When Worthington Industries (IW 500/323), a $2.4 billion diversified metals-manufacturing company, acquired Angus Industries earlier this year, the synergies between the two companies were attractive. For one, the acquisition of privately held Angus, a $200 million manufacturer of cabs and operator stations for heavy construction equipment (e.g., large tractors and combines), increases Worthington's presence in the construction, agriculture and mining industries, all significant users of the steel products Worthington specializes in. Just as important, though, is the matchup of business philosophies.
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"Angus is a good fit with our strategic objective to decrease earnings volatility and bring higher value-added manufacturing," explains John McConnell, Worthington's chairman and CEO. "They have a dedicated workforce and a great management team with a focus on continuous improvement."
One member of that management team is William Knese, a 30-year financial executive who not only has 12 years of experience with Angus but also is the chair-elect of the Institute of Management Accountants. As his company's vice president of finance and administration and chief financial officer, Knese is heavily involved in Angus's transition from a midsize private company to a business segment of a large public company.
For instance, Angus was audited every year but was not subject to the Sarbanes-Oxley requirements. "We've had to adjust our reporting calendar because as a private company we could decide when the board was going to get together and when we would deal with our year-to-date results," Knese explains. "But with a public company there's a very well-defined reporting calendar because you have to meet SEC requirements and the market expects that you'll report to them in a certain timeframe."
Angus has four manufacturing plants throughout the US, which means it collects four sets of data, both financial and operational. "The operational measures and the metrics we use to run the business are based on cost accounting," Knese says. "We're a capital-intensive business. We get orders from customers and let's say we have to buy industrial robots or lasers or some type of equipment. For us to make that decision, we have to determine what sort of a return it will generate. So we're constantly using discounted cash-flow models to analyze and rank-order the projects we have to see whether that sort of investment makes sense."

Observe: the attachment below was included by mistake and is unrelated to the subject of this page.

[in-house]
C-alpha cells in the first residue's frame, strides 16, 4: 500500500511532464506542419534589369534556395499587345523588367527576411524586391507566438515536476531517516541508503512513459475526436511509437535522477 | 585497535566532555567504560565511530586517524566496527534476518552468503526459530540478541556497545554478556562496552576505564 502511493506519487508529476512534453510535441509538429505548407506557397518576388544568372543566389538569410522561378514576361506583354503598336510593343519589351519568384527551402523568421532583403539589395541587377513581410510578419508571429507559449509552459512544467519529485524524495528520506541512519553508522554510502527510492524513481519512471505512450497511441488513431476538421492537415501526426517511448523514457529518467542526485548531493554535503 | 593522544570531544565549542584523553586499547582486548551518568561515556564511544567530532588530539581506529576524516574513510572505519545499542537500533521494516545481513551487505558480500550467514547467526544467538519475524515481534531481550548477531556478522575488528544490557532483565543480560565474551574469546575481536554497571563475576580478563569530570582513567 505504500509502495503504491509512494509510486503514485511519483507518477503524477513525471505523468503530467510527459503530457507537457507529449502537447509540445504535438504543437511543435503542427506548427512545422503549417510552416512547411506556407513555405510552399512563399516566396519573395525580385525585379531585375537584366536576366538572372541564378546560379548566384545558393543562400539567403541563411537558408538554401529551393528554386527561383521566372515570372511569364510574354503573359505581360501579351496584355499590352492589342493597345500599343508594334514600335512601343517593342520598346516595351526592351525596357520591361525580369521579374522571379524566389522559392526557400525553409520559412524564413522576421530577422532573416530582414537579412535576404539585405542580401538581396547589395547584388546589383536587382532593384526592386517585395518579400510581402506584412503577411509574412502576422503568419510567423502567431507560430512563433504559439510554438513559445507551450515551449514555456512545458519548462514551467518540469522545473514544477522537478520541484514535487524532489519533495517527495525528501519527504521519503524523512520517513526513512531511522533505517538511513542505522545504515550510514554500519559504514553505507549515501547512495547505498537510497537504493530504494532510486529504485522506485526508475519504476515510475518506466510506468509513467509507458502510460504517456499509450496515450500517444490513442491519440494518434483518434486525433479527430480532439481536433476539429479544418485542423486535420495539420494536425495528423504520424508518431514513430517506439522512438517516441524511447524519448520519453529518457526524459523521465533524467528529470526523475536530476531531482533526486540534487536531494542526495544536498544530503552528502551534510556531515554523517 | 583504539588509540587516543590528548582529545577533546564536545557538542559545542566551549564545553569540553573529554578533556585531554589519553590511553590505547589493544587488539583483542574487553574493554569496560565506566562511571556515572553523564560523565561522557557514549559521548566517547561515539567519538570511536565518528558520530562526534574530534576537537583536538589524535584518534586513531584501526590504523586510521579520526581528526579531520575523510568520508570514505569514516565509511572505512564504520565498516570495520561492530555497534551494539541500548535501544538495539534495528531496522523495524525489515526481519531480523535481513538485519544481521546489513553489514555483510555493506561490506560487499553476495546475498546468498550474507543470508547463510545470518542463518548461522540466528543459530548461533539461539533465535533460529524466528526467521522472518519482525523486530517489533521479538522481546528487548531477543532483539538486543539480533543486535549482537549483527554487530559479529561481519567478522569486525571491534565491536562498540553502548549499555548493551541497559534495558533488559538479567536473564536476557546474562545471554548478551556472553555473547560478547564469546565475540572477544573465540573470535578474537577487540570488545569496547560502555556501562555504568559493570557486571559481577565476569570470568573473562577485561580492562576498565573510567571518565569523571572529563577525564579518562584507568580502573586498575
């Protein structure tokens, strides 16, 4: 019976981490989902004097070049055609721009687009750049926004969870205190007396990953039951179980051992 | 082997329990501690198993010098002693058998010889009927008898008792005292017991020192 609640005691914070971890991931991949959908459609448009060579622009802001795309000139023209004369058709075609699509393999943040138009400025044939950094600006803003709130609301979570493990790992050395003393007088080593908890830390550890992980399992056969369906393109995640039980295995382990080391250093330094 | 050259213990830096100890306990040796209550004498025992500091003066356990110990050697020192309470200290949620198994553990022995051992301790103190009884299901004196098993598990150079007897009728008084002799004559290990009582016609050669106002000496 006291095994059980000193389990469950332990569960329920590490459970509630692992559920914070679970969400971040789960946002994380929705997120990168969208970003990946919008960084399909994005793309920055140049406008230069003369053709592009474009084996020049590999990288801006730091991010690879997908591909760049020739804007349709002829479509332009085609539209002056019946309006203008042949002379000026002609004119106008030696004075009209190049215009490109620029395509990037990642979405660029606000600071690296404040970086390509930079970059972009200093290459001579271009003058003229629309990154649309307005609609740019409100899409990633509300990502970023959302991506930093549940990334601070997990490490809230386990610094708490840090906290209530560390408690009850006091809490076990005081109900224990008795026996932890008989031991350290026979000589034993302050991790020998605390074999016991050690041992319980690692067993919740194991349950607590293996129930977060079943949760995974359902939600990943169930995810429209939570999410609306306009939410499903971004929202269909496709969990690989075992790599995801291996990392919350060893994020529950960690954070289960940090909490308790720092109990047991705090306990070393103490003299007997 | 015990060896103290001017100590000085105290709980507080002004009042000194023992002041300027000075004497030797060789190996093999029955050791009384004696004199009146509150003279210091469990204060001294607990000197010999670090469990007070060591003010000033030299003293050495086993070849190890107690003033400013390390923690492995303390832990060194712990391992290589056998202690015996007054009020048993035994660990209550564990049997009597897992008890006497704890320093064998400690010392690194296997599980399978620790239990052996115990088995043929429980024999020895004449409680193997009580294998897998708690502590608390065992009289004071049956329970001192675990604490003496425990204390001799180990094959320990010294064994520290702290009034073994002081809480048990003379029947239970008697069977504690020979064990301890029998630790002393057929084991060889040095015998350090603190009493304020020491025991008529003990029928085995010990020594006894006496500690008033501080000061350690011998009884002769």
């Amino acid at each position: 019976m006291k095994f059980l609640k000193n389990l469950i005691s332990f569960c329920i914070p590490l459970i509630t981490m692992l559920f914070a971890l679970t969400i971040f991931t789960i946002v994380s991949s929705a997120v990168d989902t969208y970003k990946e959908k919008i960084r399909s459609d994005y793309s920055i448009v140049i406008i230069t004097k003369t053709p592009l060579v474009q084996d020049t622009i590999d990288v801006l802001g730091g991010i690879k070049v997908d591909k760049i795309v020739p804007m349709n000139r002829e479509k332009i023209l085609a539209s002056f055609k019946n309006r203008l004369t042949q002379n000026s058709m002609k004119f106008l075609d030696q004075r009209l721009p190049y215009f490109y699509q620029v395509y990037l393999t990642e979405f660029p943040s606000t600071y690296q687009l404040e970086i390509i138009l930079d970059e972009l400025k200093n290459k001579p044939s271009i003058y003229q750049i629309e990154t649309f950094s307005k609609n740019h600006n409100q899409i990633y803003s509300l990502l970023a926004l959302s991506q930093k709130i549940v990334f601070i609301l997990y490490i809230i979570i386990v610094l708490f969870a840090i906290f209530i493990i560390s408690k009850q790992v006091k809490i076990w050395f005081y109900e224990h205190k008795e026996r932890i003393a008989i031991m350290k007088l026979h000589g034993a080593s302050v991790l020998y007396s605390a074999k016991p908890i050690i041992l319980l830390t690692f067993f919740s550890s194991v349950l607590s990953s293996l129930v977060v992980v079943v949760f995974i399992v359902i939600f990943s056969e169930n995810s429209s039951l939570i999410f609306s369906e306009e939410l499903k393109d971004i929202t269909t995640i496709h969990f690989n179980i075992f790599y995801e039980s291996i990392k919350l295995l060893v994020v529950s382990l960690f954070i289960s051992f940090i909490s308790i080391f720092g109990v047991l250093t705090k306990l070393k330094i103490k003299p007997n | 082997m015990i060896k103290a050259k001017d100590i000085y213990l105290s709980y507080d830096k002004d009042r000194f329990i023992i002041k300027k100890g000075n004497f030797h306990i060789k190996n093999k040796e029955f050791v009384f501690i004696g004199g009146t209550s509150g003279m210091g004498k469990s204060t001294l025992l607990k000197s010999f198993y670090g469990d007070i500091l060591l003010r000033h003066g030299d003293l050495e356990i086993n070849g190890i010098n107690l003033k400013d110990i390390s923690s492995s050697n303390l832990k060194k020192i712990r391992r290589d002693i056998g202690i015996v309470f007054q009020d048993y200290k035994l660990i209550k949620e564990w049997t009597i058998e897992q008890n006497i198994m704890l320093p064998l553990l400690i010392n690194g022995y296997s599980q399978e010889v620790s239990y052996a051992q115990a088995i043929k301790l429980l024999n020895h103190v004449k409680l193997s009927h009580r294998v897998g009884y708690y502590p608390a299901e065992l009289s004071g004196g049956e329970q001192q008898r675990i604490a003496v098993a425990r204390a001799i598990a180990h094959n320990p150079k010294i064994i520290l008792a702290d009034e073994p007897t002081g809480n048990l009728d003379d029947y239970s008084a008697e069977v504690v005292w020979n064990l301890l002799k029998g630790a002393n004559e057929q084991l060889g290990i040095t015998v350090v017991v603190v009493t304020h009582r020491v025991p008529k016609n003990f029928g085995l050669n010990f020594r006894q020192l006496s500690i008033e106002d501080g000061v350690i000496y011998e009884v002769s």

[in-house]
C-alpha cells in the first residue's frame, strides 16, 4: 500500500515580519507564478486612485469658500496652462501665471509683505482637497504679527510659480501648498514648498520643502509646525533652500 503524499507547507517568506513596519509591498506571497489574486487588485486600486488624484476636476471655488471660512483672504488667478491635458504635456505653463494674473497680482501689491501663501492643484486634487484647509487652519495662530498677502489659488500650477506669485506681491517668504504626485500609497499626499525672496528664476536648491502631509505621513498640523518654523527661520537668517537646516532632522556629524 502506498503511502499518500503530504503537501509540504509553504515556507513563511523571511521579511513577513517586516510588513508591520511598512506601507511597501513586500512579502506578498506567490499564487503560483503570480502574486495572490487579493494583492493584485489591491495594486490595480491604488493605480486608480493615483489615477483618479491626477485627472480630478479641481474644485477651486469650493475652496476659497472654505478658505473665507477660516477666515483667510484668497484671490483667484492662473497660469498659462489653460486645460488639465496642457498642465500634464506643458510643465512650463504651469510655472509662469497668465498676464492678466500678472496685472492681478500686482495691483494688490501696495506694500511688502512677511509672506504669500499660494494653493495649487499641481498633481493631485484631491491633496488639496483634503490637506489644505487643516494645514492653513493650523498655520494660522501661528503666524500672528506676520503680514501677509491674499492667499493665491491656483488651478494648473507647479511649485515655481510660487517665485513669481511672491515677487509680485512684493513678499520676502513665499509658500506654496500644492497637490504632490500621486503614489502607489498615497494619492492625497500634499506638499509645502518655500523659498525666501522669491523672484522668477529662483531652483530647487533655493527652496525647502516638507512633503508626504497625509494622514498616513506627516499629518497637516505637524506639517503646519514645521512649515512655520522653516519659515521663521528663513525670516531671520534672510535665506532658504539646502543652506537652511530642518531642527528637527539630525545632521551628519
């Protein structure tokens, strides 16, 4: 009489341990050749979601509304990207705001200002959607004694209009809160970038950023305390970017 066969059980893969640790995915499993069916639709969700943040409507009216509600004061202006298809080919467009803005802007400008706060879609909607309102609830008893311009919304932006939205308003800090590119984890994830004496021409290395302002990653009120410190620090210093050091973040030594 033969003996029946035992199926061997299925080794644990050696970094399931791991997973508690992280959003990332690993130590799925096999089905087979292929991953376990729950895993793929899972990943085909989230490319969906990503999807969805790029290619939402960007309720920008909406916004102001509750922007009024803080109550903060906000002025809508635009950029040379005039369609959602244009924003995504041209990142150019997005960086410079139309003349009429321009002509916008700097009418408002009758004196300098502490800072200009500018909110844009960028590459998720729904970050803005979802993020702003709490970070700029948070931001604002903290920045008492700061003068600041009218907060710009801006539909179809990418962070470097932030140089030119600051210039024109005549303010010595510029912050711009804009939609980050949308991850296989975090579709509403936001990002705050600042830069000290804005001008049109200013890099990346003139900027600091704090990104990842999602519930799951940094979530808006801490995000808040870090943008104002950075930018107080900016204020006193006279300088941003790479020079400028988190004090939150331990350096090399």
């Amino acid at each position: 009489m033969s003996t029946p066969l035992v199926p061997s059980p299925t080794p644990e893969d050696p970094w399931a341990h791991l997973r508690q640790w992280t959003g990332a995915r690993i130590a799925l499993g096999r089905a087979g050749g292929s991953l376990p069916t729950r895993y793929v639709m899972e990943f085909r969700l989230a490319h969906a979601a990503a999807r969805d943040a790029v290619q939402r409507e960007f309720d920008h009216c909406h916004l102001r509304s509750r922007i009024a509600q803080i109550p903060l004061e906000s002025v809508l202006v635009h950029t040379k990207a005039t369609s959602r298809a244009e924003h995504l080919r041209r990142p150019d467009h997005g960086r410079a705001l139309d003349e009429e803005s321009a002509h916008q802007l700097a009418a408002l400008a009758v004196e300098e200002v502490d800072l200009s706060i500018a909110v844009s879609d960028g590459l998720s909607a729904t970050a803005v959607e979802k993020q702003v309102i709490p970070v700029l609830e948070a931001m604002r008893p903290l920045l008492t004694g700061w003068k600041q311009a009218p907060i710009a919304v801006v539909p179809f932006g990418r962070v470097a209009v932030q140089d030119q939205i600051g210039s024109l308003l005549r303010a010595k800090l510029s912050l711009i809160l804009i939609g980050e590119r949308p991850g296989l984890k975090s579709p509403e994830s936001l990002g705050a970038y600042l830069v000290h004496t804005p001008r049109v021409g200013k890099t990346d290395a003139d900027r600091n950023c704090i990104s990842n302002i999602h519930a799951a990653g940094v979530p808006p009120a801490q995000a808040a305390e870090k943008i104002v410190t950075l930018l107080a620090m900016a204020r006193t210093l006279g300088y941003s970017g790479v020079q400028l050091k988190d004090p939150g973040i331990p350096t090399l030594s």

"The operational measures and the metrics we use to run the business are based on cost accounting."
-William Knese, CFO of Angus Industries
As the economy slowly recovers from the recession, the role of the CFO is shifting from cutting costs and saving every nickel to becoming more proactive in helping to build the business. Acknowledging that the economy by nature is cyclical, Knese notes that when the company is in a growth mode, the first thing his department does is plan for the future.
"We look at how we can selectively add the resources we need, bearing in mind that there are costs to everything, but making sure that cost considerations don't constrain the business," he explains. "The things that we do are rooted in the numbers."
So, for instance, if Angus is determining which of five different projects in which to invest money, Knese's team employs financial-decision-analysis tools to help guide the decision. "There may be other strategic reasons for purchasing equipment, but you definitely want to know what the economic outcome is going to be," he notes. "There's always risk in a business. I get the biggest kick at the end of the day from knowing that some of the things I did, in terms of analyzing and providing decision support for the operation, are the things that got us to make a decision."